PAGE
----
In Python, define a function to use the def statement, write the function name, parentheses. And the parameters in the brackets, and then write the function body in the indentation block. The return value of the function is returned with the return statement.

Let’s define a my_abs function that evaluates to an absolute value.

```
def my_abs(x):
if x >= 0:
return x
else:
return -x
```

Please test and call my_abs to see if the results are correct.

Note that when a statement inside a function body is executed, once the return is executed, the function completes and the result is returned. Therefore, the function within the judge and cycle through the conditions can be achieved very complex logic.

If there is no return statement, the function will return to the results after the implementation, but the result is None.

return None can be abbreviated as return.

The usage of the import is described in detail in the subsequent module section.

**Empty function**

If you want to define what kind of thing do not do empty function, you can use the pass statement:

```
def nop():
pass
```

Pass statement do not do anything, what is the use?

In fact, pass can be used as a placeholder, such as now have not figured out how to write the function of the code. You can put a pass, so that the code can run up.

Pass can also be used in other statements, such as:

```
if age >= 18:
pass
```

The lack of pass, the code will run a grammatical error.

**Parameter check**

When the function is called, if the number of arguments is incorrect, the Python interpreter will automatically check it out and throw a TypeError:

```
>>> my_abs(1, 2)
Traceback (most recent call last):
File "<stdin>", line 1, in <module>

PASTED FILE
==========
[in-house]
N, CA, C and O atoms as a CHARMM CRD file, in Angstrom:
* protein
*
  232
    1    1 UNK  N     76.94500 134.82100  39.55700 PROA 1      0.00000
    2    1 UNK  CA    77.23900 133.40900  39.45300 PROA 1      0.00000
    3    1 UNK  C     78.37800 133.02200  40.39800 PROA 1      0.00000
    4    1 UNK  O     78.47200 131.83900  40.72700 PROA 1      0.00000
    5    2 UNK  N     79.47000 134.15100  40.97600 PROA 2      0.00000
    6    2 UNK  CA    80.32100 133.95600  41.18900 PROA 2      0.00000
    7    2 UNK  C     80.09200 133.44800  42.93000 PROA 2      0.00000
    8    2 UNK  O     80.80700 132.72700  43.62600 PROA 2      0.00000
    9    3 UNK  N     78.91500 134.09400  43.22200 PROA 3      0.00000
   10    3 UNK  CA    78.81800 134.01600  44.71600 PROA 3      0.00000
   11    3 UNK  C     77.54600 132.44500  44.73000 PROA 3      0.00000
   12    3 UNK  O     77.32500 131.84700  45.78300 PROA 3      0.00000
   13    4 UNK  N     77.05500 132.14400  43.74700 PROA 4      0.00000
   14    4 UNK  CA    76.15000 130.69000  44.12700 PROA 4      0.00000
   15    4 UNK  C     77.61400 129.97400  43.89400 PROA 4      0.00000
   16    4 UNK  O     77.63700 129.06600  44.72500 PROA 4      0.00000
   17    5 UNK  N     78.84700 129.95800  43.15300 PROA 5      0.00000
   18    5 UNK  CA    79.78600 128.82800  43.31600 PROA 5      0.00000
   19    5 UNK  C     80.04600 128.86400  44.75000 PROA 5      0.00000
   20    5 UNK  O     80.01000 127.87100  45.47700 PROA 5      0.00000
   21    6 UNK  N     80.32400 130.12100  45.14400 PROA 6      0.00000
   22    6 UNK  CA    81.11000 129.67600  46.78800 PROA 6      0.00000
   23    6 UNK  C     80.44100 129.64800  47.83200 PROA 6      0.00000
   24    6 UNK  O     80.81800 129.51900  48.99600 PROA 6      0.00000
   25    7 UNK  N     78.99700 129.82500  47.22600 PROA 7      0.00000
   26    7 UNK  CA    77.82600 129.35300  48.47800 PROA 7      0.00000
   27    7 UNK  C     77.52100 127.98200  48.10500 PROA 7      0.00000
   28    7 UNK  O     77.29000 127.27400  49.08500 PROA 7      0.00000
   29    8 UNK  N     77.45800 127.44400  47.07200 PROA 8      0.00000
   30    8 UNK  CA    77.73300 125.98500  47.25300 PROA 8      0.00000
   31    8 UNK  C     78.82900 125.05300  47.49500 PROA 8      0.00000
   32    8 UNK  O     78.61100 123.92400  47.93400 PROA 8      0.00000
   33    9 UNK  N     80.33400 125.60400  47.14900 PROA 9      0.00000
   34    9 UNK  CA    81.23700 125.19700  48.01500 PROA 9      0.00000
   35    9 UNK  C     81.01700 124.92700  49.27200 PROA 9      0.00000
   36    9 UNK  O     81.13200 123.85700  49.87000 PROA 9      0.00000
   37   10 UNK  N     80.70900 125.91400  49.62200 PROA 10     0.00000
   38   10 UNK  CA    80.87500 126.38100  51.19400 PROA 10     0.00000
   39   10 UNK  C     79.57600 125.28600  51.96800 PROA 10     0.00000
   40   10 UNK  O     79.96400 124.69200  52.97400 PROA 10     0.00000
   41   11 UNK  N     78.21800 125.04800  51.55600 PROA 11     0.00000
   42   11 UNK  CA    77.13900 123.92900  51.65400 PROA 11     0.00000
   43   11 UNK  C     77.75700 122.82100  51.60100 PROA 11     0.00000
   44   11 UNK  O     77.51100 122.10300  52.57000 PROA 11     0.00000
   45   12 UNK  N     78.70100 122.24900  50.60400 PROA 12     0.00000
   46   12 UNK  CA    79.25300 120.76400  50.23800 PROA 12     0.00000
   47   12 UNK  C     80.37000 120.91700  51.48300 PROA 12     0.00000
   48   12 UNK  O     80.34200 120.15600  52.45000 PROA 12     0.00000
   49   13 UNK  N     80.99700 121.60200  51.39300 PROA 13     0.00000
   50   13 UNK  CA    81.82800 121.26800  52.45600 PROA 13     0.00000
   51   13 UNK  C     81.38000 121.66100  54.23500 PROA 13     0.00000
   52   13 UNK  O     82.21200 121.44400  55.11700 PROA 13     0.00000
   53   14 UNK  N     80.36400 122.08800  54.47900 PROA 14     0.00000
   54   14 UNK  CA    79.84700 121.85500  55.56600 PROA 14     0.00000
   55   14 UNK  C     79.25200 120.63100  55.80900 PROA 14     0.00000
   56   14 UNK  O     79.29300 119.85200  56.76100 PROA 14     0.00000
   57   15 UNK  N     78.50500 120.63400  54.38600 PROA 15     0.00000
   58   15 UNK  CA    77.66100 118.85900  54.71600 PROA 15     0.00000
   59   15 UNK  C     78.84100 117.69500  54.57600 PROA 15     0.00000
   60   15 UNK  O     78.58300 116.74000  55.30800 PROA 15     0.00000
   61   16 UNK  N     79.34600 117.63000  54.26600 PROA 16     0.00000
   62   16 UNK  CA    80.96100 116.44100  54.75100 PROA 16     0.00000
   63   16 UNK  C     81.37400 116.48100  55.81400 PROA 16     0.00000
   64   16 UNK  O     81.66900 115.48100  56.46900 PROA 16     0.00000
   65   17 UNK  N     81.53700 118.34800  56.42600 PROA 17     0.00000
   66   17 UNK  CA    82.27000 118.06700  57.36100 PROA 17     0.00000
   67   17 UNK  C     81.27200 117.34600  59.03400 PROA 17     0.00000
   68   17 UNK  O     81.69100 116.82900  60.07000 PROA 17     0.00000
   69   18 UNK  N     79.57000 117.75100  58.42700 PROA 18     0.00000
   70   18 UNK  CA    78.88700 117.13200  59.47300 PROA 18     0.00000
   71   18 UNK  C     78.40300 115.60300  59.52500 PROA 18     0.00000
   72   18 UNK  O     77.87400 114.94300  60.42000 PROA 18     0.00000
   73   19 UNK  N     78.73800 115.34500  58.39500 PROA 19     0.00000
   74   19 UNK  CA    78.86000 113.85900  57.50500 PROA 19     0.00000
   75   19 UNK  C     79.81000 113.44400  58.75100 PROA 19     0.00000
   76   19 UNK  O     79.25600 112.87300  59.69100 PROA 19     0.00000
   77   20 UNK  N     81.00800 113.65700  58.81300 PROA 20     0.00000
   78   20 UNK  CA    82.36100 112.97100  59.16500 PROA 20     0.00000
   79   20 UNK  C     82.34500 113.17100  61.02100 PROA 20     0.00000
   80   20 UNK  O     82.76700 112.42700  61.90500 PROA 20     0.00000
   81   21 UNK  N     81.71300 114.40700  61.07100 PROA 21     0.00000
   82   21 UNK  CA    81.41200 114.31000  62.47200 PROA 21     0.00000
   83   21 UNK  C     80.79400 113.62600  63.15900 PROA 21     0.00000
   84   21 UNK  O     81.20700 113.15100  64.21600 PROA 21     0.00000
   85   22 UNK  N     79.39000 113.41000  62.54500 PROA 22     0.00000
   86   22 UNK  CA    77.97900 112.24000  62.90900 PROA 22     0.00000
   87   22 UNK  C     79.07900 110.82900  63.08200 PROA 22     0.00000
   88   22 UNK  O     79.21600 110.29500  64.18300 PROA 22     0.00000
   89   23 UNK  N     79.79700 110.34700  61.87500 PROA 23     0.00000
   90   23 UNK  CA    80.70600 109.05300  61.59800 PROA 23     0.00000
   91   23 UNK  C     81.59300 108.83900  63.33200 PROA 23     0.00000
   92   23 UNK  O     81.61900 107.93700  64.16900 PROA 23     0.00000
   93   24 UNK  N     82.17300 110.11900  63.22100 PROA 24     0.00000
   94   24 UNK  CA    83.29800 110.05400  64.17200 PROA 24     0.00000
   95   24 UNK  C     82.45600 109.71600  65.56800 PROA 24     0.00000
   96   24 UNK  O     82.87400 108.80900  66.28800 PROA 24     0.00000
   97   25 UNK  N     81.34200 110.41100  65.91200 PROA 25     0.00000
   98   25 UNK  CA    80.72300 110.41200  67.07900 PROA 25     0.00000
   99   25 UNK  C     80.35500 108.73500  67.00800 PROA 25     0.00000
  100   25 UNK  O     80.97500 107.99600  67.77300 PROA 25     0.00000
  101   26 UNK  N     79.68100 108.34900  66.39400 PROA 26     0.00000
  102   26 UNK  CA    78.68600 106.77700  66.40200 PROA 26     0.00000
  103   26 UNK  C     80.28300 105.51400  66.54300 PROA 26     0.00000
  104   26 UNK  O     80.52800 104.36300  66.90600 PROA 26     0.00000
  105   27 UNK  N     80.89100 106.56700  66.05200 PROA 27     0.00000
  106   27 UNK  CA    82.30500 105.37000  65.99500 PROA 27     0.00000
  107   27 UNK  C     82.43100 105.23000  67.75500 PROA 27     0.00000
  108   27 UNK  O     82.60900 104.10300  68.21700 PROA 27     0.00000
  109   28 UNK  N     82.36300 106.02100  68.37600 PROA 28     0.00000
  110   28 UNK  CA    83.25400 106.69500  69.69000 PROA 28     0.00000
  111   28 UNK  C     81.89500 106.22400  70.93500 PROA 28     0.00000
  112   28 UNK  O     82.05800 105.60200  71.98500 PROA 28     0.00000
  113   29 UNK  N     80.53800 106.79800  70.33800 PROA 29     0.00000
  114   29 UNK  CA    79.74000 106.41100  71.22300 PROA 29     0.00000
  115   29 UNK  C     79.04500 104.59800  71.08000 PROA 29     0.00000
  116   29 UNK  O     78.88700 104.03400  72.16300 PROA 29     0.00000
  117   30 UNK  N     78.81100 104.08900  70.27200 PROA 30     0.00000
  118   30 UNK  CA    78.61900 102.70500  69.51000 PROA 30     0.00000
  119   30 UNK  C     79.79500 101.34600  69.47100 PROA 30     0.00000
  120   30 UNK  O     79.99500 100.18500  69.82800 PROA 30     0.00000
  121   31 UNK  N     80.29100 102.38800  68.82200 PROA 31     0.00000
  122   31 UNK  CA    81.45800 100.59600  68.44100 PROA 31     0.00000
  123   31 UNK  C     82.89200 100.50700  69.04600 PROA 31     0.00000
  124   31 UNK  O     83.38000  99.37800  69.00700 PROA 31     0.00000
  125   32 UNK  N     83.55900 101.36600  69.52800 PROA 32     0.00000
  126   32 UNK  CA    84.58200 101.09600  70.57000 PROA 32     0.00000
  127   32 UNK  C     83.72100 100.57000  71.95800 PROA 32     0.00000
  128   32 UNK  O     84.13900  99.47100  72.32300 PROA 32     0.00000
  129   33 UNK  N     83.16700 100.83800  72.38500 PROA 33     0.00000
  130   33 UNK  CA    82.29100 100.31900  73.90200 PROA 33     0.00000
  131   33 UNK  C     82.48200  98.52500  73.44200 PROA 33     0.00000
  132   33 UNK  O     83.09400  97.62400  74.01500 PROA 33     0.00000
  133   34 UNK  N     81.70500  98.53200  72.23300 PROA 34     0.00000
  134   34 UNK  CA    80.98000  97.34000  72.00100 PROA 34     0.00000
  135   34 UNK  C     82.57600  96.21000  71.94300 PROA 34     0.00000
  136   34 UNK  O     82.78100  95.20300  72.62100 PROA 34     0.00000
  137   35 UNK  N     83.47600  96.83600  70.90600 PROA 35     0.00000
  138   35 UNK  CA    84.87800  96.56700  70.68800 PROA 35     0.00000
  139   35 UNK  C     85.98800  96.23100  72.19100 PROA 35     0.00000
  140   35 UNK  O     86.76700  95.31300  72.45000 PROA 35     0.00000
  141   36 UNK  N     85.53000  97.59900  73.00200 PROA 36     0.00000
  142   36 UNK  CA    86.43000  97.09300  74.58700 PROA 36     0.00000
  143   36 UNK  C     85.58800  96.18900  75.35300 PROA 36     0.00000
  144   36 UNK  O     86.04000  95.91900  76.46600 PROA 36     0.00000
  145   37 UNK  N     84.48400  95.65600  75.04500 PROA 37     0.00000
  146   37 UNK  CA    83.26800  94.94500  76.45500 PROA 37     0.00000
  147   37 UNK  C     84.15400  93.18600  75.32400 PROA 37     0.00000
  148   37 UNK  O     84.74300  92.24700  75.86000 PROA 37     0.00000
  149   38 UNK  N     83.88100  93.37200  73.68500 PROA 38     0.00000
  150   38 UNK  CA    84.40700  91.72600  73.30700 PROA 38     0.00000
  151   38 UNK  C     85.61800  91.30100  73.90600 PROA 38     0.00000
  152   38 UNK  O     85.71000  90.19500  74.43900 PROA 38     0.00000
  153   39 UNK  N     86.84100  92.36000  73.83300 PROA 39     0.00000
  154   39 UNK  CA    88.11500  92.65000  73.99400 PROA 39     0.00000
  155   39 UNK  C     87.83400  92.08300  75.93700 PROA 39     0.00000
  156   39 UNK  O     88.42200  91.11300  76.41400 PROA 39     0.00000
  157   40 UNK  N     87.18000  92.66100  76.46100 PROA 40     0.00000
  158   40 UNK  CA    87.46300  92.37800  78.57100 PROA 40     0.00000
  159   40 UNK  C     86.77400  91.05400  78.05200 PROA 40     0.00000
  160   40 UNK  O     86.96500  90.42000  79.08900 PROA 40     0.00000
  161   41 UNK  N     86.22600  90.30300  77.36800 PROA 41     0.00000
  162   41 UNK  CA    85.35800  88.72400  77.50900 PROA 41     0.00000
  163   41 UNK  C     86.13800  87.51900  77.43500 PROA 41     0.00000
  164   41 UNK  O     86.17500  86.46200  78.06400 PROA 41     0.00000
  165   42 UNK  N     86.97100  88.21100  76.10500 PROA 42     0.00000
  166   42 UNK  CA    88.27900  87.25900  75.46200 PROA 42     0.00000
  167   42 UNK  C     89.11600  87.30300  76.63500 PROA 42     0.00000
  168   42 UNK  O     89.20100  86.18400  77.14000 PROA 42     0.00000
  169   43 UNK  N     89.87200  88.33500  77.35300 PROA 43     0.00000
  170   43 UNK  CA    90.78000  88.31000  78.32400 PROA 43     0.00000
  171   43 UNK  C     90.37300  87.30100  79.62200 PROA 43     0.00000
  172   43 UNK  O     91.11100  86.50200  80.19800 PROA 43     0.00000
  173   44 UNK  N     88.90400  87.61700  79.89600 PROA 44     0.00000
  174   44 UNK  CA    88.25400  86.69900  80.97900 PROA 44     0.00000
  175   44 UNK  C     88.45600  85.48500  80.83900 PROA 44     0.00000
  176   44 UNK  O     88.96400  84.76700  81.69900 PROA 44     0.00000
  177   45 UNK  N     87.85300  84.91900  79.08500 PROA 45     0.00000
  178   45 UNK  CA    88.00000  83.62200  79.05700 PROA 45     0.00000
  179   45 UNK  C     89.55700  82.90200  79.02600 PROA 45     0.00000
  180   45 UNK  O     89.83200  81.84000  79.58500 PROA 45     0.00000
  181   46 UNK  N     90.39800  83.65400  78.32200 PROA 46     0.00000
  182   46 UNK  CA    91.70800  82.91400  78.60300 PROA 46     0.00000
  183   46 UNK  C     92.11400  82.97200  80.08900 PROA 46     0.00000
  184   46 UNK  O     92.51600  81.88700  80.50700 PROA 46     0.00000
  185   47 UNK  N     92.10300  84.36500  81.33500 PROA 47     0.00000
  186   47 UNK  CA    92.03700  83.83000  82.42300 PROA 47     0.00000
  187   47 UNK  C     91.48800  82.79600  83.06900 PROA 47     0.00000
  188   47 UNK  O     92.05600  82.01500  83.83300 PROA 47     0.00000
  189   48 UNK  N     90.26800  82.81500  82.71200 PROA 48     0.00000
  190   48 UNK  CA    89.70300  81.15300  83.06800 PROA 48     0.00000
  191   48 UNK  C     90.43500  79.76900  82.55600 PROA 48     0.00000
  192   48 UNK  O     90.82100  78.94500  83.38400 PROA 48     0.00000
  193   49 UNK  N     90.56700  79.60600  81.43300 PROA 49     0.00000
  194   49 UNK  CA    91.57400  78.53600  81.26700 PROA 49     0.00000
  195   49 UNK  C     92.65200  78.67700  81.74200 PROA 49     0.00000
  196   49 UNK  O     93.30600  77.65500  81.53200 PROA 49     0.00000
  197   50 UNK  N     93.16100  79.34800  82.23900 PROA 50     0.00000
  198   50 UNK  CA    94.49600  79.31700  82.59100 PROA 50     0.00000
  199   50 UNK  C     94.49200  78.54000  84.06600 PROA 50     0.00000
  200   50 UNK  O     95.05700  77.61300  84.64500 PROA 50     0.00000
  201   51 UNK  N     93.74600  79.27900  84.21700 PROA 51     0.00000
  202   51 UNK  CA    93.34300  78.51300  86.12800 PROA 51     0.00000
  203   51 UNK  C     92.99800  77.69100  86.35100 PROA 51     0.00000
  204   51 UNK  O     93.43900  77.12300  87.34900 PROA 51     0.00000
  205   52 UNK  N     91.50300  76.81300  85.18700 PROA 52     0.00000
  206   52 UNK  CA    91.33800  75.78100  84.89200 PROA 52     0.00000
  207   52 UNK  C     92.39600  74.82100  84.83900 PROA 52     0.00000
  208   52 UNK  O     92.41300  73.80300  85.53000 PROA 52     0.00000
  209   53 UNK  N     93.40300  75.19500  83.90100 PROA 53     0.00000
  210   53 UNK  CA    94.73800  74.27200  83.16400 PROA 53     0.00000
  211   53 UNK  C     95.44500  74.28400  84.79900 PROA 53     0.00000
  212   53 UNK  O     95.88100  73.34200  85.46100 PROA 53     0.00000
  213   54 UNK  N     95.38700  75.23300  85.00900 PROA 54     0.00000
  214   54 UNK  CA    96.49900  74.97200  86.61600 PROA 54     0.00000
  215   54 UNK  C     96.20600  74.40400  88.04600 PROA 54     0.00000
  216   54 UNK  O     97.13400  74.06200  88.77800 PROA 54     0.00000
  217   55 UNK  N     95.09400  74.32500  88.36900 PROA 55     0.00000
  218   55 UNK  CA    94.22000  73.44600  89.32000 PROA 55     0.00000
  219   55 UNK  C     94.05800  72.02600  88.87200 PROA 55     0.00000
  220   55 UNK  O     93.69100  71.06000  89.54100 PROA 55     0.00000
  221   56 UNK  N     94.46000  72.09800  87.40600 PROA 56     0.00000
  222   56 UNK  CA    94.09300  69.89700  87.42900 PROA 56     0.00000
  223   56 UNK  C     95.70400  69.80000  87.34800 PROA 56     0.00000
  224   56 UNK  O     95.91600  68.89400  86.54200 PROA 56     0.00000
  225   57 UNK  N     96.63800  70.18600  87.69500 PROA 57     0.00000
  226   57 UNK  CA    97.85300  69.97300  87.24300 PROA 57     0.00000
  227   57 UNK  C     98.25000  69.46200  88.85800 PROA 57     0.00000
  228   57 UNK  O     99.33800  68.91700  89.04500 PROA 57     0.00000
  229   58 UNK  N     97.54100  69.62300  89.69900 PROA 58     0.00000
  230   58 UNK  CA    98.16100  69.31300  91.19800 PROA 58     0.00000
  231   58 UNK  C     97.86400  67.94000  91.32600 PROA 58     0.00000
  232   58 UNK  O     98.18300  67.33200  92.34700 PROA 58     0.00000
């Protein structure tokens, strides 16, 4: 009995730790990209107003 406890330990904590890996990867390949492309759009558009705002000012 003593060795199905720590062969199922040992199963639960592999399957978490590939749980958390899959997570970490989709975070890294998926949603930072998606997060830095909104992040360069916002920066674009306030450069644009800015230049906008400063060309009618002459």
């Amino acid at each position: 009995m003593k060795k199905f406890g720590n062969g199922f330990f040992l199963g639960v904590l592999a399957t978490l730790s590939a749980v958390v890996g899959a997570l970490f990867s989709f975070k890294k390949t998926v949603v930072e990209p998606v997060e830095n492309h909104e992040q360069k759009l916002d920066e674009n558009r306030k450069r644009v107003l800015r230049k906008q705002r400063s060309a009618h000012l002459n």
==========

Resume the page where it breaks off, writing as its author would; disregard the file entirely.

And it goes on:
TypeError: my_abs() takes 1 positional argument but 2 were given
```

But if the parameter type is not correct, Python interpreter can not help us check. Try my_abs and built-in function abs difference:

```
>>> my_abs('A')
Traceback (most recent call last):
File "<stdin>", line 1, in <module>
File "<stdin>", line 2, in my_abs
TypeError: unorderable types: str() >= int()
>>> abs('A')
Traceback (most recent call last):
File "<stdin>", line 1, in <module>
TypeError: bad operand type for abs(): 'str'
```

When incoming inappropriate parameters, the built-in function abs will check out the parameters of the error, and we define the my_abs no parameter check, will lead to an if statement error, the error message and abs is not the same. So, this function definition is not perfect.

Let’s modify the definition of my_abs, check the parameter type, allowing only integer and floating point type parameters. Data type checking can be done using the built-in function isinstance ():

```
def my_abs(x):
if not isinstance(x, (int, float)):
raise TypeError('bad operand type')
if x >= 0:
return x
else:
return -x
```

After adding the parameter check, the function can throw an error if the wrong parameter type is passed in.

```
>>> my_abs('A')
Traceback (most recent call last):
File "<stdin>", line 1, in <module>
File "<stdin>", line 3, in my_abs
TypeError: bad operand type
```

Errors and exception handling will be discussed later.

**Returns multiple values**

Can the function return multiple values?

The answer is yes.

For example, in the game often need to move from one point to another point, given the coordinates, displacement and angle. You can calculate the new new coordinates:

```
import math
def move(x, y, step, angle=0):
nx = x + step * math.cos(angle)
ny = y - step * math.sin(angle)
return nx, ny
```

The import math statement represents the import math package and allows subsequent code to reference the function of sin, cos, etc. in the math package.

Then we can get the return value at the same time:

```
>>> x, y = move(100, 100, 60, math.pi / 6)
>>> print(x, y)
151.96152422706632 70.0
```

But in fact this is just a false impression, Python function returns is still a single value:

```
>>> r = move(100, 100, 60, math.pi / 6)
>>> print(r)
(151.96152422706632, 70.0)
```

The original return value is a tuple!

However, in grammar, the return of a tuple can omit the brackets, and multiple variables can receive a tuple at the same time, according to the location assigned to the corresponding value, so the Python function returns multiple values is actually returned to a tuple, but write more convenient.

**Summary**

- When defining a function, you need to determine the function name and number of parameters;
- If necessary, you can first check the data type of the parameter;
- Function body can be used at any time to return to return to the function results;
- Function does not return the implementation of the statement, the automatic return None.
- The function can return multiple values at the same time, but it is actually a tuple.